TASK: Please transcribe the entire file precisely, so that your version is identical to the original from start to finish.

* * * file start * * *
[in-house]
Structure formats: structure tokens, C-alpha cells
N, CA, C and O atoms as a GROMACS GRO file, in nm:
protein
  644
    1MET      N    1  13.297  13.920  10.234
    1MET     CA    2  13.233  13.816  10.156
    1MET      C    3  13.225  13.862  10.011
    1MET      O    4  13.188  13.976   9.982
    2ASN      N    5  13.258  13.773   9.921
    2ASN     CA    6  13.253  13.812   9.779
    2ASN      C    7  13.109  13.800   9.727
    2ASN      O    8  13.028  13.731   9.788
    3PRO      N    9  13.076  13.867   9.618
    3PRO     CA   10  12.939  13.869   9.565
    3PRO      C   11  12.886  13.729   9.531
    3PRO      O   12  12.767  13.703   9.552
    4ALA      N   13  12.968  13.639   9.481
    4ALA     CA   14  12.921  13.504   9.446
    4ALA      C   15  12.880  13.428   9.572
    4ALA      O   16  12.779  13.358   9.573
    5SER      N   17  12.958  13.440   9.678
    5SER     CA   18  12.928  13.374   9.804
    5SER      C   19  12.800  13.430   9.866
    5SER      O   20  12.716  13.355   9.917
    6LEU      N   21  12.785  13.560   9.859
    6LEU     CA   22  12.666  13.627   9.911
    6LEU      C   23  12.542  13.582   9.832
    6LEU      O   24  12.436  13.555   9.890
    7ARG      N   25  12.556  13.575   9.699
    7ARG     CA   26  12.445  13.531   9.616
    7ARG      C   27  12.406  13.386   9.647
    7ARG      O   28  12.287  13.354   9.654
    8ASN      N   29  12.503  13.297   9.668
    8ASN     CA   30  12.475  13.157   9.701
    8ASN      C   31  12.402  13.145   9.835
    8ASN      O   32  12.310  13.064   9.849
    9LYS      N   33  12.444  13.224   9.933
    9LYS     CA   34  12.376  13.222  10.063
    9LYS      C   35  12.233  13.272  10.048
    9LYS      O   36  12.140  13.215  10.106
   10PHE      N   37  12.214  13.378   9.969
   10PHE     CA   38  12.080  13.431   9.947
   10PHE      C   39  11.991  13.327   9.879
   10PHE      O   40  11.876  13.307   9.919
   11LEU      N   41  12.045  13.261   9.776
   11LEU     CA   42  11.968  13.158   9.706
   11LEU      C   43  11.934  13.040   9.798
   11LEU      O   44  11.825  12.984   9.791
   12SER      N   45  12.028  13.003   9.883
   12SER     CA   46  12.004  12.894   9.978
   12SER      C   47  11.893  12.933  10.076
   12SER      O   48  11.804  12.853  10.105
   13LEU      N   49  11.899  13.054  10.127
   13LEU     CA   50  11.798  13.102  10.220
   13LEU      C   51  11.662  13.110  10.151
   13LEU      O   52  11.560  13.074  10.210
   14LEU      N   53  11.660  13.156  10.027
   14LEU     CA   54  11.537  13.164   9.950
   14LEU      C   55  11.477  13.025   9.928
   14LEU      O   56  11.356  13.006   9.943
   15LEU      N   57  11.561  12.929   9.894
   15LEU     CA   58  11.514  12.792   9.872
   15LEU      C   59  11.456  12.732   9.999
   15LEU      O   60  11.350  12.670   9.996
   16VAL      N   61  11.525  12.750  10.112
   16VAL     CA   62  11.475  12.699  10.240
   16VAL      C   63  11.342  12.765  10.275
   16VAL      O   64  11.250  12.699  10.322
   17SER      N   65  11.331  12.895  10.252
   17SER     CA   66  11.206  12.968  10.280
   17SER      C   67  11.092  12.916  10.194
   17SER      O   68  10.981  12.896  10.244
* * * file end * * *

[in-house]
Structure formats: structure tokens, C-alpha cells
N, CA, C and O atoms as a GROMACS GRO file, in nm:
protein
  644
    1MET      N    1  13.297  13.920  10.234
    1MET     CA    2  13.233  13.816  10.156
    1MET      C    3  13.225  13.862  10.011
    1MET      O    4  13.188  13.976   9.982
    2ASN      N    5  13.258  13.773   9.921
    2ASN     CA    6  13.253  13.812   9.779
    2ASN      C    7  13.109  13.800   9.727
    2ASN      O    8  13.028  13.731   9.788
    3PRO      N    9  13.076  13.867   9.618
    3PRO     CA   10  12.939  13.869   9.565
    3PRO      C   11  12.886  13.729   9.531
    3PRO      O   12  12.767  13.703   9.552
    4ALA      N   13  12.968  13.639   9.481
    4ALA     CA   14  12.921  13.504   9.446
    4ALA      C   15  12.880  13.428   9.572
    4ALA      O   16  12.779  13.358   9.573
    5SER      N   17  12.958  13.440   9.678
    5SER     CA   18  12.928  13.374   9.804
    5SER      C   19  12.800  13.430   9.866
    5SER      O   20  12.716  13.355   9.917
    6LEU      N   21  12.785  13.560   9.859
    6LEU     CA   22  12.666  13.627   9.911
    6LEU      C   23  12.542  13.582   9.832
    6LEU      O   24  12.436  13.555   9.890
    7ARG      N   25  12.556  13.575   9.699
    7ARG     CA   26  12.445  13.531   9.616
    7ARG      C   27  12.406  13.386   9.647
    7ARG      O   28  12.287  13.354   9.654
    8ASN      N   29  12.503  13.297   9.668
    8ASN     CA   30  12.475  13.157   9.701
    8ASN      C   31  12.402  13.145   9.835
    8ASN      O   32  12.310  13.064   9.849
    9LYS      N   33  12.444  13.224   9.933
    9LYS     CA   34  12.376  13.222  10.063
    9LYS      C   35  12.233  13.272  10.048
    9LYS      O   36  12.140  13.215  10.106
   10PHE      N   37  12.214  13.378   9.969
   10PHE     CA   38  12.080  13.431   9.947
   10PHE      C   39  11.991  13.327   9.879
   10PHE      O   40  11.876  13.307   9.919
   11LEU      N   41  12.045  13.261   9.776
   11LEU     CA   42  11.968  13.158   9.706
   11LEU      C   43  11.934  13.040   9.798
   11LEU      O   44  11.825  12.984   9.791
   12SER      N   45  12.028  13.003   9.883
   12SER     CA   46  12.004  12.894   9.978
   12SER      C   47  11.893  12.933  10.076
   12SER      O   48  11.804  12.853  10.105
   13LEU      N   49  11.899  13.054  10.127
   13LEU     CA   50  11.798  13.102  10.220
   13LEU      C   51  11.662  13.110  10.151
   13LEU      O   52  11.560  13.074  10.210
   14LEU      N   53  11.660  13.156  10.027
   14LEU     CA   54  11.537  13.164   9.950
   14LEU      C   55  11.477  13.025   9.928
   14LEU      O   56  11.356  13.006   9.943
   15LEU      N   57  11.561  12.929   9.894
   15LEU     CA   58  11.514  12.792   9.872
   15LEU      C   59  11.456  12.732   9.999
   15LEU      O   60  11.350  12.670   9.996
   16VAL      N   61  11.525  12.750  10.112
   16VAL     CA   62  11.475  12.699  10.240
   16VAL      C   63  11.342  12.765  10.275
   16VAL      O   64  11.250  12.699  10.322
   17SER      N   65  11.331  12.895  10.252
   17SER     CA   66  11.206  12.968  10.280
   17SER      C   67  11.092  12.916  10.194
   17SER      O   68  10.981  12.896  10.244